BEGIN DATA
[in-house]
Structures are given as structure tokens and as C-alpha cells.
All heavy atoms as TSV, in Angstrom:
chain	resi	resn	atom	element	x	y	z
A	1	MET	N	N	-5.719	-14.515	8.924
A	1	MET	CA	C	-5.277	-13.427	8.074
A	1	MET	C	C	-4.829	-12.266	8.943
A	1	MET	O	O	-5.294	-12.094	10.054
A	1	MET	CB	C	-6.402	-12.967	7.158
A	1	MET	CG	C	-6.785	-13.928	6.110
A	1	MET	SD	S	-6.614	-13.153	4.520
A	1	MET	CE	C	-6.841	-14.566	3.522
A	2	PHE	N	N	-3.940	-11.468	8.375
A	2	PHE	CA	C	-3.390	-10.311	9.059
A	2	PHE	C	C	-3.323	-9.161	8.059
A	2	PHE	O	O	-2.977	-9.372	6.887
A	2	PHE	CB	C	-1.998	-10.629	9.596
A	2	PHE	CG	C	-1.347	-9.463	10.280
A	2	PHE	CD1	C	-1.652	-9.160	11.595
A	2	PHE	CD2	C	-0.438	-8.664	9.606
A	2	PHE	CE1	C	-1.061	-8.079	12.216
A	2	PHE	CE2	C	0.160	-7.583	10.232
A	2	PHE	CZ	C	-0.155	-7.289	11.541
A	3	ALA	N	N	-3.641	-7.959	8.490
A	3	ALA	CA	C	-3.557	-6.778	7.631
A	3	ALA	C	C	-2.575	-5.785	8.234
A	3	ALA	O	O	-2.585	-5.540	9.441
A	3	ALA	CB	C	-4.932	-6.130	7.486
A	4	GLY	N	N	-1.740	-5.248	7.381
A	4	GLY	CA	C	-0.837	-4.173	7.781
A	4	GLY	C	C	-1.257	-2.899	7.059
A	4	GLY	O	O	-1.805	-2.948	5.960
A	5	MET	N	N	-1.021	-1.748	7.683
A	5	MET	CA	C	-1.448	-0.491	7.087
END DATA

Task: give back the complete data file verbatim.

[in-house]
Structures are given as structure tokens and as C-alpha cells.
All heavy atoms as TSV, in Angstrom:
chain	resi	resn	atom	element	x	y	z
A	1	MET	N	N	-5.719	-14.515	8.924
A	1	MET	CA	C	-5.277	-13.427	8.074
A	1	MET	C	C	-4.829	-12.266	8.943
A	1	MET	O	O	-5.294	-12.094	10.054
A	1	MET	CB	C	-6.402	-12.967	7.158
A	1	MET	CG	C	-6.785	-13.928	6.110
A	1	MET	SD	S	-6.614	-13.153	4.520
A	1	MET	CE	C	-6.841	-14.566	3.522
A	2	PHE	N	N	-3.940	-11.468	8.375
A	2	PHE	CA	C	-3.390	-10.311	9.059
A	2	PHE	C	C	-3.323	-9.161	8.059
A	2	PHE	O	O	-2.977	-9.372	6.887
A	2	PHE	CB	C	-1.998	-10.629	9.596
A	2	PHE	CG	C	-1.347	-9.463	10.280
A	2	PHE	CD1	C	-1.652	-9.160	11.595
A	2	PHE	CD2	C	-0.438	-8.664	9.606
A	2	PHE	CE1	C	-1.061	-8.079	12.216
A	2	PHE	CE2	C	0.160	-7.583	10.232
A	2	PHE	CZ	C	-0.155	-7.289	11.541
A	3	ALA	N	N	-3.641	-7.959	8.490
A	3	ALA	CA	C	-3.557	-6.778	7.631
A	3	ALA	C	C	-2.575	-5.785	8.234
A	3	ALA	O	O	-2.585	-5.540	9.441
A	3	ALA	CB	C	-4.932	-6.130	7.486
A	4	GLY	N	N	-1.740	-5.248	7.381
A	4	GLY	CA	C	-0.837	-4.173	7.781
A	4	GLY	C	C	-1.257	-2.899	7.059
A	4	GLY	O	O	-1.805	-2.948	5.960
A	5	MET	N	N	-1.021	-1.748	7.683
A	5	MET	CA	C	-1.448	-0.491	7.087